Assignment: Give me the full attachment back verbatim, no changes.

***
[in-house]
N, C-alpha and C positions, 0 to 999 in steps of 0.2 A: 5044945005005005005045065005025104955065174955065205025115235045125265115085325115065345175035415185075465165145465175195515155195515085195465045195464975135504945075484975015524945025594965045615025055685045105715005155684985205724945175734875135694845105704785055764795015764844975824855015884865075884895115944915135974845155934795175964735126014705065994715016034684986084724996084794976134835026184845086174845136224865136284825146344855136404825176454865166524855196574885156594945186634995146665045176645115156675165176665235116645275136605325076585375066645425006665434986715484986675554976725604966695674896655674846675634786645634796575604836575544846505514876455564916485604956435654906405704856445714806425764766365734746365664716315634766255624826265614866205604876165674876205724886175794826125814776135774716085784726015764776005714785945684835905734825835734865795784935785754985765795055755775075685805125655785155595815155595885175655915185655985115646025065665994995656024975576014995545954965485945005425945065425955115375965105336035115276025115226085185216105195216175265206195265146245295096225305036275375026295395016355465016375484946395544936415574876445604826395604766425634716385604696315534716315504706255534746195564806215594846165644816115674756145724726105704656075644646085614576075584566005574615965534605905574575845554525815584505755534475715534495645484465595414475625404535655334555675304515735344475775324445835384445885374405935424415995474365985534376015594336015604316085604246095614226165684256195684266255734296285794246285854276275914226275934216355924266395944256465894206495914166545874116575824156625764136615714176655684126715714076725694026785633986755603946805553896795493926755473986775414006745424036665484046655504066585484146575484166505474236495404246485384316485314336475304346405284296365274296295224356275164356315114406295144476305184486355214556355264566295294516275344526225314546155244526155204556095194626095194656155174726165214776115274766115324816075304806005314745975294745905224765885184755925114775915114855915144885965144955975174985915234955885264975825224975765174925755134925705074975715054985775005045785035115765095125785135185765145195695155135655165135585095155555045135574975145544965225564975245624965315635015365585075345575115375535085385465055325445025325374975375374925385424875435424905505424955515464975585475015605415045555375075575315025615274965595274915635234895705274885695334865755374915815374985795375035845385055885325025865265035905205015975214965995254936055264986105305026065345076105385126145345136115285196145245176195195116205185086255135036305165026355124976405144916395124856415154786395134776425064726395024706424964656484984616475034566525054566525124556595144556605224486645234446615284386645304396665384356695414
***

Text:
[in-house]
N, C-alpha and C positions, 0 to 999 in steps of 0.2 A: 5044945005005005005045065005025104955065174955065205025115235045125265115085325115065345175035415185075465165145465175195515155195515085195465045195464975135504945075484975015524945025594965045615025055685045105715005155684985205724945175734875135694845105704785055764795015764844975824855015884865075884895115944915135974845155934795175964735126014705065994715016034684986084724996084794976134835026184845086174845136224865136284825146344855136404825176454865166524855196574885156594945186634995146665045176645115156675165176665235116645275136605325076585375066645425006665434986715484986675554976725604966695674896655674846675634786645634796575604836575544846505514876455564916485604956435654906405704856445714806425764766365734746365664716315634766255624826265614866205604876165674876205724886175794826125814776135774716085784726015764776005714785945684835905734825835734865795784935785754985765795055755775075685805125655785155595815155595885175655915185655985115646025065665994995656024975576014995545954965485945005425945065425955115375965105336035115276025115226085185216105195216175265206195265146245295096225305036275375026295395016355465016375484946395544936415574876445604826395604766425634716385604696315534716315504706255534746195564806215594846165644816115674756145724726105704656075644646085614576075584566005574615965534605905574575845554525815584505755534475715534495645484465595414475625404535655334555675304515735344475775324445835384445885374405935424415995474365985534376015594336015604316085604246095614226165684256195684266255734296285794246285854276275914226275934216355924266395944256465894206495914166545874116575824156625764136615714176655684126715714076725694026785633986755603946805553896795493926755473986775414006745424036665484046655504066585484146575484166505474236495404246485384316485314336475304346405284296365274296295224356275164356315114406295144476305184486355214556355264566295294516275344526225314546155244526155204556095194626095194656155174726165214776115274766115324816075304806005314745975294745905224765885184755925114775915114855915144885965144955975174985915234955885264975825224975765174925755134925705074975715054985775005045785035115765095125785135185765145195695155135655165135585095155555045135574975145544965225564975245624965315635015365585075345575115375535085385465055325445025325374975375374925385424875435424905505424955515464975585475015605415045555375075575315025615274965595274915635234895705274885695334865755374915815374985795375035845385055885325025865265035905205015975214965995254936055264986105305026065345076105385126145345136115285196145245176195195116205185086255135036305165026355124976405144916395124856415154786395134776425064726395024706424964656484984616475034566525054566525124556595144556605224486645234446615284386645304396665384356695414